Buoyant look to building sector
Optimism has improved significantly in the building sector in the past six months, but the infrastructure industry is feeling a lot more cautious, a new survey shows.
Professional services consultancy Aecom asked more than 200 New Zealand decision-makers in the sectors about their expectations for the next year.
The survey found a strong lift in optimism among those on the investment side of the building sector: Just on half expected greater investment in the coming months, up from 14 per cent last May.
However, developers and consultants - those at the delivery end of the industry - were more guarded.
The number of respondents expecting more work jumped to 53 per cent, from 39 per cent six months ago.
Aecom NZ's managing director, Dean Kimpton, said the fact investors were more optimistic showed they could see the opportunities, but their projects had not yet reached the point where they were being designed and built.
Sentiment on the delivery and investment sides was coming into line "and that means both have got a better understanding of the market".
In the infrastructure sector, feelings were mixed. Forty-two per cent at the delivery end had experienced declining workloads while 39 per cent had won more work.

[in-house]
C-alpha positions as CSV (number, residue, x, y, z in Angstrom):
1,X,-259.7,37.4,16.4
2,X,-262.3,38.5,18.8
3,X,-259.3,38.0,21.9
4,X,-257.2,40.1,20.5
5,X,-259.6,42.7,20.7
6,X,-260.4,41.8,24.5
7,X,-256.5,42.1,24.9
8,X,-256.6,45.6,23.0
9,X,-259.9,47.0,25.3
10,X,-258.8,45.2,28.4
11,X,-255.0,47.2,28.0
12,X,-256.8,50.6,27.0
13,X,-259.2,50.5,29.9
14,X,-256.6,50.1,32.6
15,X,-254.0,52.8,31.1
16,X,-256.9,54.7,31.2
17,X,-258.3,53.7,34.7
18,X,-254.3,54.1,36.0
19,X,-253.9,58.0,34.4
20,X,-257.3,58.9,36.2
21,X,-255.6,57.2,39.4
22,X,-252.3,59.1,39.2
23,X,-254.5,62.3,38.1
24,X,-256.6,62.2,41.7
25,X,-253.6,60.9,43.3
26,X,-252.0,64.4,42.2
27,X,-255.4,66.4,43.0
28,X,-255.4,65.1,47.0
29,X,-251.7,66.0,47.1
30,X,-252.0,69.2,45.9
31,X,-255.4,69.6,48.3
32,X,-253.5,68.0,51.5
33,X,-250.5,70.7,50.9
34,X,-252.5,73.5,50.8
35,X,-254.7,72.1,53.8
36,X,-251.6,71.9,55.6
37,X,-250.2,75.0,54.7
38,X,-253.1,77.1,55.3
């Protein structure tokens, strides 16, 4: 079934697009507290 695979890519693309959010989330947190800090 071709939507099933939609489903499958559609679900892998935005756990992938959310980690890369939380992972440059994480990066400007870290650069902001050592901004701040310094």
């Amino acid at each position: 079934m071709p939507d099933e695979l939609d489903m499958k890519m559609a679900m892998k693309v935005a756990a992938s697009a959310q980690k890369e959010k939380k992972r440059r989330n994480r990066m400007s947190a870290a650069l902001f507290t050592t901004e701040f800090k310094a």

However, those who expected an improvement in infrastructure spending rose from 35 to 42 per cent.
Chris Olsen, chief executive of Roading New Zealand, said that like the building sector, the infrastructure sector had significantly downsized in recent years. The Christchurch rebuild had helped stabilise work levels, but "things aren't so good in the regions", he said.
This was because the roads of national significance programme and Christchurch's needs had diverted funds away from the provinces.
However, hopes had risen on the news just before Christmas that the Government was raising fuel taxes to pay for more projects.
Telecommunications was expected by the majority of survey respondents to be the dominant sector in the infrastructure industry this year as the Government's broadband rollout gathers pace.
However, 35 per cent of respondents believed roading should be the No 1 priority.
Kimpton said that reflected a difference between where people expected money to be spent "and where it should be spent".
Generally, he said there seemed to be less nervousness about the risks of investing in New Zealand. Nearly half of respondents rated New Zealand an attractive place for foreign investment but only a third said they thought there was an openness towards it.
With mechanisms such as public-private partnerships becoming more common, Kimpton said it was an issue New Zealand needed to deal with.
Aecom's views were backed by a note from research house UBS which raised its economic growth forecast for the year, based partly on the outlook for infrastructure.
"All signs are that the Canterbury rebuild continues to ramp up, particularly for residential but also infrastructure and commercial (even without the ‘big' projects)."
UBS expects real economic growth of 3 per cent, 0.5 per cent above market expectations.